Published on 14 septembre 2023
The powerful 6.8 magnitude earthquake struck the Atlas Mountains, about 75 km from Marrakech, in the late evening of Friday 8 September. It occurred in a region that lies along the fault lines of the European and African tectonic plates – but, nonetheless, it was a rare event for western Morocco.
Unfortunately, the quake claimed thousands of lives, caused buildings and homes to collapse and blocked roads. It even caused buildings to sway as far away as the country's northern coast.
On behalf of the International Federation of Red Cross and Red Crescent Societies, the United Nations Institute for Training and Research triggered the International Charter ‘Space & Major Disasters’.
Through the Charter, Earth observation assets from different space agencies are combined so that satellite images of areas struck by extreme events can be provided as fast as possible to define and map the extent of the disaster and hence help teams in their rescue efforts.
Satellites routinely monitoring Earth from space and delivering data to support rapid damage mapping offer a unique tool to aid disaster management.
Since a single space agency or satellite operator alone cannot meet the demands of disaster management, the European Space Agency and France’s CNES space agency initiated the International Charter Space and Major Disasters in 1999.
The Copernicus Emergency Mapping Service (CEMS) was also activated to help share satellite data in response to the Moroccan earthquake in line with the operational cooperation that is in place with the International Charter.
So far, images from the French Pléiades very high-resolution satellites have been used to generate detailed damage maps over the affected areas. Pléiades is also part of ESA's Third Party Mission programme.
The first damage mapping products were released on 11 September, and more followed.
These maps, such as that shown above, can be used by rescuers to decide on the best course of action, by identifying which roads to take and which bridges to avoid in case of collapse, for example.
Philippe Bally, ESA representative of the International Charter
While the response to Morocco’s disaster is ongoing, scientists are using measurements from the Copernicus Sentinel-1 mission in a technique known as ‘interferometry’ to compare before-and-after views of the region.
The Copernicus Sentinel-1 mission carries a radar instrument that can sense the ground and can ‘see’ through clouds, whether day or night.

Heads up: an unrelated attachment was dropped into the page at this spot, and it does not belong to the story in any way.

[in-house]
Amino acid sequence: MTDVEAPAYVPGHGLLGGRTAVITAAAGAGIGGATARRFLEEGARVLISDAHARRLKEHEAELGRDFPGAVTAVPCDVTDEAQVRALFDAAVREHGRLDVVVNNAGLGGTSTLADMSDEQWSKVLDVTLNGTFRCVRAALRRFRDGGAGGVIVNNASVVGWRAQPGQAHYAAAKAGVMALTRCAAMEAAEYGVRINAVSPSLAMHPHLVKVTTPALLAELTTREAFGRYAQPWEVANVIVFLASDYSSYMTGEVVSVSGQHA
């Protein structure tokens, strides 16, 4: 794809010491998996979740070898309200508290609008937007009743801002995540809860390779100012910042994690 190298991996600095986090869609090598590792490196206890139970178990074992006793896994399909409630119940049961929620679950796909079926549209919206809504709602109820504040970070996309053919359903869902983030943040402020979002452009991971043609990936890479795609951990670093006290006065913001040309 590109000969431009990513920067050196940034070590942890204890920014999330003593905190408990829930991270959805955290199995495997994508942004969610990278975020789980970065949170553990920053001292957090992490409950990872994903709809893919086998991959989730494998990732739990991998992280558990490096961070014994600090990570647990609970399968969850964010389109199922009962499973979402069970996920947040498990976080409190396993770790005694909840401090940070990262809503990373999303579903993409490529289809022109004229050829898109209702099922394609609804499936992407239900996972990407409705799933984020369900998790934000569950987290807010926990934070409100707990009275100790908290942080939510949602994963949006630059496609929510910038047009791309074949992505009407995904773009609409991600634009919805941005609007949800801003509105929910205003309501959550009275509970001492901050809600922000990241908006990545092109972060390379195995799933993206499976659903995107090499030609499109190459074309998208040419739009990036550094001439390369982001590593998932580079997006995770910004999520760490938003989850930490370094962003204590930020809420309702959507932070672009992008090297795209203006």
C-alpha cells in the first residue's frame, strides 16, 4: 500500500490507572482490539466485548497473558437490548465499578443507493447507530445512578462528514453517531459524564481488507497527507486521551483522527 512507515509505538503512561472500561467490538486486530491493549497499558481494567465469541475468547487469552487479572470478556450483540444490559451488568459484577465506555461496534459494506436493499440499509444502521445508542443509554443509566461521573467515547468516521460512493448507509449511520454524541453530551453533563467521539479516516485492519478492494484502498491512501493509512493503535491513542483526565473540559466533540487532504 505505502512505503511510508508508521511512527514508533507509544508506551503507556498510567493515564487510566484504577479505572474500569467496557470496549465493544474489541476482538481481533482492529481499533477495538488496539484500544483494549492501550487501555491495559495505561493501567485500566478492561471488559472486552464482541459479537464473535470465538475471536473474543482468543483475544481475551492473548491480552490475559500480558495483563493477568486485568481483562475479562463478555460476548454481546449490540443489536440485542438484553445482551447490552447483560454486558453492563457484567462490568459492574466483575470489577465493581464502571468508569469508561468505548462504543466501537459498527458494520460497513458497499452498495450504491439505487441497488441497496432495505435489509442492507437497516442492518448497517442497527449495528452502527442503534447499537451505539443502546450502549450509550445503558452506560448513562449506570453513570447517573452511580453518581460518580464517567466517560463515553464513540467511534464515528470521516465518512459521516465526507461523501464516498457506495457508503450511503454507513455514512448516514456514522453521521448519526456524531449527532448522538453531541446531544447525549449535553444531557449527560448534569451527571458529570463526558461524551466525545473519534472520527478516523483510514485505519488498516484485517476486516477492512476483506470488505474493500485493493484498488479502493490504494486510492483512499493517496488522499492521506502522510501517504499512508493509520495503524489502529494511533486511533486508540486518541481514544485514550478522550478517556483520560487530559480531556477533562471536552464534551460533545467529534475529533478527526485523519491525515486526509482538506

Among the mission’s many uses, it routinely traces subtle changes in elevation of Earth’s surface. When an earthquake occurs, changes to the surface are obviously more pronounced than gradual subsidence or uplift.
These radar images allow scientists to observe and analyse the exact effects that earthquakes have on the land surface.
In the case of the Moroccan earthquake, Sentinel-1 data have been combined to measure surface displacement that occurred between an acquisition on 30 August and one after the earthquake on 11 September.
This has led to an interferogram that shows a colourful ‘fringe’ pattern and allows scientists to understand more about the nature of the quake and the risk of further hazards in the future.
Dr Bally explained, “Immediately after Sentinel-1 had acquired data over the earthquake area, the Earth observation processing chains available in the user community allowed information on terrain deformation to be to be retrieved.
“This is the case with the interferogram generated in an automated and rapid fashion by the UK-based COMET LiCSAR, and with the Geohazard Exploitation Platform using the DIAPASON InSAR service of the CNES French space agency.
“Precise deformation maps are generated for geohazard science purposes and can be used to advise disaster response teams concerning the hazard event.”
ESA’s Director of Earth Observation Programmes, Simonetta Cheli, noted, “The Charter and the Copernicus Emergency Mapping Service are extremely valuable tools to support vital relief efforts when disaster strikes.
“Satellites orbiting Earth are unique in their ability to not only providing wide views of affected areas but also very detailed information as we have seen here provided by the Pléiades mission.
“Since the Copernicus Sentinel-1 mission carries a radar, it can see through clouds so is also often used for mapping serious floods. In the case of the Moroccan earthquake, the mission’s value has been to measure how the surface has shifted, which will be important once the immediate crisis is over, and restoration can start.”
European Space Agency. (2023, September 14). Sentinel-1 reveals shifts from Morocco earthquake. ESA Observing the Earth.